Croatia: The annual consumer price inflation rate rose from 1.4% in December 2019 to 2.0% in January 2020, CNB said

Croatia: The annual consumer price inflation rate rose from 1.4% in December 2019 to 2.0% in January 2020, CNB said

The GDP annual growth rate fell to 2.5% in the last three months of 2019, with the result that real activity growth in the whole calendar year was 2.9%. Employment continued to grow and unemployment to decline in early 2020, albeit at a slower pace, whereas wage growth accelerated, the National Bank of Croatia said in the last Bulletin.

The annual consumer price inflation rate rose from 1.4% in December 2019 to 2.0% in January 2020, mostly driven by the price growth of unprocessed food products and pharmaceutical products (partly due to the base effect resulting from a cut in the VAT rate last year), as well as of refined petroleum products. Monetary policy remained supportive of favourable trends in funding conditions for domestic sectors. The annual growth of bank placements accelerated to 4.3% in January on the back of annual growth in corporate placements, while household lending held steady. According to MoF data, the central government budget ran a surplus of 0.9% of GDP on an annual level in 2019.

Preliminary CBS data show that real GDP rose by 0.3% in the fourth quarter of 2019 from 0.6% in the previous quarter. The annual GDP growth rate slowed down to 2.5% in the last three months of 2019. The annual increase in real economic activity at the end of the previous year primarily resulted from accelerated growth in personal consumption, reflecting the continuation of favourable labour market trends and household borrowing, as well as a high level of consumer optimism. The growth of investment activity and goods exports decelerated, while services exports picked up sharply. Due to a slowdown in investment activity and exports of goods, total exports held steady on an annual level. As a result, net foreign demand made a positive contribution to real GDP growth in the last quarter of 2019.

The GDP nowcasting model, based on a small number of available high-frequency monthly data, points to an annual slowdown in real activity in the first quarter of 2020 (Figure 1). Industrial production decreased by 0,6% in January 2020 from the previous quarter. Broken down by the main industrial groupings, the production of energy and non-durable consumer goods decreased, while the production of intermediate goods, capital goods and non-durable consumer goods decreased. The real retail trade turnover increased by 3.4% in January from its average in the fourth quarter of 2019.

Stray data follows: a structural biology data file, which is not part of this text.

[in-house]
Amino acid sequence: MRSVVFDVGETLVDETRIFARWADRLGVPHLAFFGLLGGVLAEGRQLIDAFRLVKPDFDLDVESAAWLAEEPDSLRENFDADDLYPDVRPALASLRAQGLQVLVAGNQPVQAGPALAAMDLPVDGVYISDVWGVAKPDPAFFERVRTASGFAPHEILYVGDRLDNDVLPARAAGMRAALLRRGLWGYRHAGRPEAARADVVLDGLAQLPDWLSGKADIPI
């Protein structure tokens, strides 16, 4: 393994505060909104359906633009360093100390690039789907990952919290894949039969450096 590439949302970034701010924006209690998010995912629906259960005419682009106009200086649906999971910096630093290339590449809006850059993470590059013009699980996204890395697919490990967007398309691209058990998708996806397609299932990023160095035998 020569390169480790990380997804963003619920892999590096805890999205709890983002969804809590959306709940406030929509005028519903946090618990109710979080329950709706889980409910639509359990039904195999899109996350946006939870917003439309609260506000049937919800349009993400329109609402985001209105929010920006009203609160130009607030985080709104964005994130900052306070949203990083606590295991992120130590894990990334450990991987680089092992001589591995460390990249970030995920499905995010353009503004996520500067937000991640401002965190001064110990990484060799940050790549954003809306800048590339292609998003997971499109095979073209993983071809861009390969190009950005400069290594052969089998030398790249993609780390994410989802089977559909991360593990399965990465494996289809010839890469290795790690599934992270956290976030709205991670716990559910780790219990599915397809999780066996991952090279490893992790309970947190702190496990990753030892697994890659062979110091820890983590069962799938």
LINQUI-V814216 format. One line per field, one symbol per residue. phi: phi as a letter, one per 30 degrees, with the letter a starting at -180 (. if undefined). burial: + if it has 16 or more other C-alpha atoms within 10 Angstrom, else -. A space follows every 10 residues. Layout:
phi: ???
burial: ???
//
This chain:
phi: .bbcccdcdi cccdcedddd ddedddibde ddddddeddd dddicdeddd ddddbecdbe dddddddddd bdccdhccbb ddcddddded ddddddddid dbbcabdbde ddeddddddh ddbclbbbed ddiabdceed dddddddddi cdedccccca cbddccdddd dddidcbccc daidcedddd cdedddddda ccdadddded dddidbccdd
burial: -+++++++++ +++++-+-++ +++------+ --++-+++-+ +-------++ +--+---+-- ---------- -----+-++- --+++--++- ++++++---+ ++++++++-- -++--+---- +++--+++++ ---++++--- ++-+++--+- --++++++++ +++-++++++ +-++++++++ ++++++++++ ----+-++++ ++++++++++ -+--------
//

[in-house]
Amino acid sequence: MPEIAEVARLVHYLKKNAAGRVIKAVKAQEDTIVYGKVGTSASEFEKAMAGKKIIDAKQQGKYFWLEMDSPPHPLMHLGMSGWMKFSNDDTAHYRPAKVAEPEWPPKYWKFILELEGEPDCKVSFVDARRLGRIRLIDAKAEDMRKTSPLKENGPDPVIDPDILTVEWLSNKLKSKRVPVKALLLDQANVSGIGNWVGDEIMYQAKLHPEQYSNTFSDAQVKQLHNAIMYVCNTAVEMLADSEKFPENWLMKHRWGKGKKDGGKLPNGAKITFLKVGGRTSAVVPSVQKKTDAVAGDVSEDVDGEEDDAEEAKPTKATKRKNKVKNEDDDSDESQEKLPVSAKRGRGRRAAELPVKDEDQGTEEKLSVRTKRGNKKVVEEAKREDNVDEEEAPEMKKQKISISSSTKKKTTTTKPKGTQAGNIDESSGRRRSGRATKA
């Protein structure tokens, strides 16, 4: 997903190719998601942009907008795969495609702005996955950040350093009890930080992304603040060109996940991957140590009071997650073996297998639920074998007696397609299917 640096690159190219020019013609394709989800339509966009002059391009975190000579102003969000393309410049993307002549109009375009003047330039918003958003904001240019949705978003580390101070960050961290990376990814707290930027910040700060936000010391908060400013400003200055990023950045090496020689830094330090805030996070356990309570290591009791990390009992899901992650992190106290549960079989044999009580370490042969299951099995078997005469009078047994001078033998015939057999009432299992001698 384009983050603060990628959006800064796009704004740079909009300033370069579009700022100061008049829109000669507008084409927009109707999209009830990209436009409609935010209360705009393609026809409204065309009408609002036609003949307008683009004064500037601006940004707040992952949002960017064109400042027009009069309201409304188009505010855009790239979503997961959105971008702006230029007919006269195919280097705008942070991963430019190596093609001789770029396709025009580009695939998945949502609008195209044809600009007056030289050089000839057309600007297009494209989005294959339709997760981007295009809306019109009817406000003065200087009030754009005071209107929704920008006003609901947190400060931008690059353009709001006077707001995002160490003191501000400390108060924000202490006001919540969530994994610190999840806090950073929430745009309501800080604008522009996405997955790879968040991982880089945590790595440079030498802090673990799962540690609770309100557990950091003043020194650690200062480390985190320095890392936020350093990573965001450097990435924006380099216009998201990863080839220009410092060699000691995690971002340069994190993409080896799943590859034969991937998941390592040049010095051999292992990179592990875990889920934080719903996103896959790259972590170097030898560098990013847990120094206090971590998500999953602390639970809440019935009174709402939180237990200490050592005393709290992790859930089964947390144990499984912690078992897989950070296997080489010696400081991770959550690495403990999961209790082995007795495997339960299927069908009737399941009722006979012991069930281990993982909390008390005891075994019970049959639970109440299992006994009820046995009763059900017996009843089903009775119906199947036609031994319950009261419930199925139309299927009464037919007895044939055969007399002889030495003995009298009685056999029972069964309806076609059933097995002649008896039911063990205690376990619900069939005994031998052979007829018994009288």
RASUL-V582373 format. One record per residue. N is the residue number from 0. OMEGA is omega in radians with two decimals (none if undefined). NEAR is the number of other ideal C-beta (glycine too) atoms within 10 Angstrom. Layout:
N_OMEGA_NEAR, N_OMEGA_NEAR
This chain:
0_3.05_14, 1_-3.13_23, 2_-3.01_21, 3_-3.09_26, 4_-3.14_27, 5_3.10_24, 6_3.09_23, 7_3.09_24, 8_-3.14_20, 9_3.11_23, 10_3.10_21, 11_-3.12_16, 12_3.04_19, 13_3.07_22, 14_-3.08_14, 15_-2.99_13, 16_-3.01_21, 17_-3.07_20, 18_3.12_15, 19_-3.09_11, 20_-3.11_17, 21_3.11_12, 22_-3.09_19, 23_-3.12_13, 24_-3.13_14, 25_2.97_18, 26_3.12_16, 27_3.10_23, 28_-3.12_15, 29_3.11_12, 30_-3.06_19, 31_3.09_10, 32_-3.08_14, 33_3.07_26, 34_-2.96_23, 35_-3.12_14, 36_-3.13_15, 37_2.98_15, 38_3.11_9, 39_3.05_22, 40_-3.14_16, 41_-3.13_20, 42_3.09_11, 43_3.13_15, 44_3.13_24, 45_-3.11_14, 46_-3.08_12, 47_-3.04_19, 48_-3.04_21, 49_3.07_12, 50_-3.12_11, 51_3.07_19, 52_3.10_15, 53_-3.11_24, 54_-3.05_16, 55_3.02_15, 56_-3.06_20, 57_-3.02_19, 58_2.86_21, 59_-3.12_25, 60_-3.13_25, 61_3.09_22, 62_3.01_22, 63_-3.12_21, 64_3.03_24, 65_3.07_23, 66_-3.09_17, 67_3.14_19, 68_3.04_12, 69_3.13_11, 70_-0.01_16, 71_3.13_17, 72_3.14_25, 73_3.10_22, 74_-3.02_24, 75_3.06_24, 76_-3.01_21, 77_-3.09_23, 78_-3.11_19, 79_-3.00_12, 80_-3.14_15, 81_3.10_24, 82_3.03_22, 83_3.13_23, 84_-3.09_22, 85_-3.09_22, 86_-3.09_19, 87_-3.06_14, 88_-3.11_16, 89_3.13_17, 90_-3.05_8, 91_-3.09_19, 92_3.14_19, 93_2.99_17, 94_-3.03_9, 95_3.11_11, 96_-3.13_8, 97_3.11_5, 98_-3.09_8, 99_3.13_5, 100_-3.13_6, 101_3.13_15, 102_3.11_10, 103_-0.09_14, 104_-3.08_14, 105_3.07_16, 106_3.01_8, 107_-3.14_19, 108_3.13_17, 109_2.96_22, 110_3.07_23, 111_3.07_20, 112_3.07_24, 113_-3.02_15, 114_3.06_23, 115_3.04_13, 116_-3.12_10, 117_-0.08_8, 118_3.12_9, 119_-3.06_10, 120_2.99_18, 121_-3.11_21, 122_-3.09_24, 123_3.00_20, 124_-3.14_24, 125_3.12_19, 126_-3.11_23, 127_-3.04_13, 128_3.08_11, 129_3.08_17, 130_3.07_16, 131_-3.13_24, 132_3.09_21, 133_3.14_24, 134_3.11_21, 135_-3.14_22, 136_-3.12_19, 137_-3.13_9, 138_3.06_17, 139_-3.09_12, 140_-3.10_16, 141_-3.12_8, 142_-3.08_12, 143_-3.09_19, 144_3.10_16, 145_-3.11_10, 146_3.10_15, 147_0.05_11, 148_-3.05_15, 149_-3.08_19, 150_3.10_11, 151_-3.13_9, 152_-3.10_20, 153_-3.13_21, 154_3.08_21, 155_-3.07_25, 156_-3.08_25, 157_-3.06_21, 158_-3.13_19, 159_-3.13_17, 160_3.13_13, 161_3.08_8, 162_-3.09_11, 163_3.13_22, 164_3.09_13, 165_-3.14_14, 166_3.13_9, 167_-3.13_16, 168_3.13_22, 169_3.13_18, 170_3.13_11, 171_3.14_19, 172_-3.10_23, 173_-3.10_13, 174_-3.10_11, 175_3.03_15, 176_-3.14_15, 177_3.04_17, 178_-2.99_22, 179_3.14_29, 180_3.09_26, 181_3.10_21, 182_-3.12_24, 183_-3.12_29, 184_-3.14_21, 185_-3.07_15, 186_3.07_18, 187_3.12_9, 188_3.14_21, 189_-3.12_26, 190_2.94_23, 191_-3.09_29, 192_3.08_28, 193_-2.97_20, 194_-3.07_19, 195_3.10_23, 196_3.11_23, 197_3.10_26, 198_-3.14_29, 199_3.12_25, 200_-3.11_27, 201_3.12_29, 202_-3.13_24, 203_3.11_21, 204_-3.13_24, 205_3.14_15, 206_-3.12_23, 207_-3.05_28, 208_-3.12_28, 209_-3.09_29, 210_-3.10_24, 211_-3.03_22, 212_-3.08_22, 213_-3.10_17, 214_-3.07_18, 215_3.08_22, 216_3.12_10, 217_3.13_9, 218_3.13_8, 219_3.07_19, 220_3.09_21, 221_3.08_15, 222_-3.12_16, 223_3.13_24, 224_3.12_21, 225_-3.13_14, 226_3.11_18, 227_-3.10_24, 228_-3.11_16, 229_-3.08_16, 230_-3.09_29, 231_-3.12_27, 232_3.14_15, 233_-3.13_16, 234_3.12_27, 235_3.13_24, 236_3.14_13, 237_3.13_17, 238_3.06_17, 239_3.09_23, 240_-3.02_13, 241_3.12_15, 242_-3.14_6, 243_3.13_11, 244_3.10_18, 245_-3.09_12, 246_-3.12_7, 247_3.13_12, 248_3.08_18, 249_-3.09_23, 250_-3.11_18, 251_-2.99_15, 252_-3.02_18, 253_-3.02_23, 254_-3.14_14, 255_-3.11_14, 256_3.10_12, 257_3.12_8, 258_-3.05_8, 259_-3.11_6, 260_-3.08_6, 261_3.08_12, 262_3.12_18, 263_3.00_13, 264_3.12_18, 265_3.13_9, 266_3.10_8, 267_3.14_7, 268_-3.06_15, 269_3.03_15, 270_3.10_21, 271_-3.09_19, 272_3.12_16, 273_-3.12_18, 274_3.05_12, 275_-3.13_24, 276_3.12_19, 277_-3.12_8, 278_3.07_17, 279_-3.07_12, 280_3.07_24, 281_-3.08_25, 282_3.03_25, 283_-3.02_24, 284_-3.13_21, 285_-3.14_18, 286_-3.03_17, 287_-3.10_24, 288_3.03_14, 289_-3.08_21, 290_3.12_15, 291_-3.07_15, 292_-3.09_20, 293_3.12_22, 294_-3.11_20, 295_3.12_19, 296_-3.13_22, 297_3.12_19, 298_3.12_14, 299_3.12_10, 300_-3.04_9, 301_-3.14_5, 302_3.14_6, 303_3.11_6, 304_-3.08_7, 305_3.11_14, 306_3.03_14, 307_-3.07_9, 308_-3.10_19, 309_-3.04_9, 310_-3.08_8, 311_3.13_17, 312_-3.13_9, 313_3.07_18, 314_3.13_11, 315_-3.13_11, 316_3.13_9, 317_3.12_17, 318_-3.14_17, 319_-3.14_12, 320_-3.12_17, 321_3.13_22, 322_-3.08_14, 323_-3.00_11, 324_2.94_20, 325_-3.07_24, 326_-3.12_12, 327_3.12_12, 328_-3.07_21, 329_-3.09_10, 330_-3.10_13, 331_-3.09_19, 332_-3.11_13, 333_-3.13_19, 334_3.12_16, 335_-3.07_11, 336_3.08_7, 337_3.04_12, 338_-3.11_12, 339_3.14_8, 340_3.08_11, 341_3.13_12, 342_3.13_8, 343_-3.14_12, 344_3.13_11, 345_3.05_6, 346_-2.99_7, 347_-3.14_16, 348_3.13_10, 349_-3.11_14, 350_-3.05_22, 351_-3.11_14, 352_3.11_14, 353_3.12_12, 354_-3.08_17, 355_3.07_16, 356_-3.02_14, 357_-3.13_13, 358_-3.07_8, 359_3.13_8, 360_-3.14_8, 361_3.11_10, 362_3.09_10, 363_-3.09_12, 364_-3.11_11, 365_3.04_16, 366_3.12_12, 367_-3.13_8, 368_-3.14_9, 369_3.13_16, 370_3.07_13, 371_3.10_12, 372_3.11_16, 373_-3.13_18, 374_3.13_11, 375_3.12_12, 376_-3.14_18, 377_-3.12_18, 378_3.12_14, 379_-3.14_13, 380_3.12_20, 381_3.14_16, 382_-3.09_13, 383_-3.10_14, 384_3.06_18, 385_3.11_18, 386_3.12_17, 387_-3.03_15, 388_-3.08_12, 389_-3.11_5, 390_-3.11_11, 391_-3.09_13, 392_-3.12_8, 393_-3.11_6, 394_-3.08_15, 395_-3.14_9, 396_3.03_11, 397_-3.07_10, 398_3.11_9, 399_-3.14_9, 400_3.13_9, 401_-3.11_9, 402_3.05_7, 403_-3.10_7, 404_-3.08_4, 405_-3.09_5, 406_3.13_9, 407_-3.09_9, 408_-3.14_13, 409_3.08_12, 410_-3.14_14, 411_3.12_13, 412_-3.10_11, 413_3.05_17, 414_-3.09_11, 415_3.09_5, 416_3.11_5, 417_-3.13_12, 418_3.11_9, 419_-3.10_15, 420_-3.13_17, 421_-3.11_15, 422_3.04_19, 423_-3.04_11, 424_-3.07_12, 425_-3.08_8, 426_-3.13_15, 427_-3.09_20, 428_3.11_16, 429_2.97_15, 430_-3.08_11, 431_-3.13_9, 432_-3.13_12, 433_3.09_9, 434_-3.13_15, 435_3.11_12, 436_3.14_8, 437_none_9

The consumer confidence index was higher in January and February 2020 than in the last three months in 2019, despite a slight deterioration in consumer optimism in February. It should be noted that the level of consumer confidence in January was the highest since the confidence survey started to be carried out. The deterioration in February was due to a downturn in expectations regarding the financial situation of households and the overall economic situation in Croatia in twelve months from now compared with the current situation. The expectations of businesses in construction, industry and trade improved on a quarterly basis, while business optimism in service activities deteriorated slightly from the last quarter of the previous year.

Employment in the labour market increased by 0.4% in January 2020 from the fourth quarter of 2019. The number of employed persons increased the most in construction, information technology and business services, remaining almost unchanged in the industry. The fall in unemployment decelerated early in the year due to a decrease in new employment, while clearings from the records continued at a similar pace. The fall in the number of unemployed persons brought down the registered unemployment rate to 6.9% from 7.3% in the fourth quarter of 2019. Having decelerated at the end of the previous year, wage growth picked up significantly in January 2020 (1.3% relative to 0.4%) due to the wage growth in both the public and the private sector.

Consumer prices fell by 0.3% in January from the previous month, primarily as a result of seasonal decreases in clothing and footwear prices and to a smaller extent due to a drop in the prices of solid fuels and bread and cereals./ibna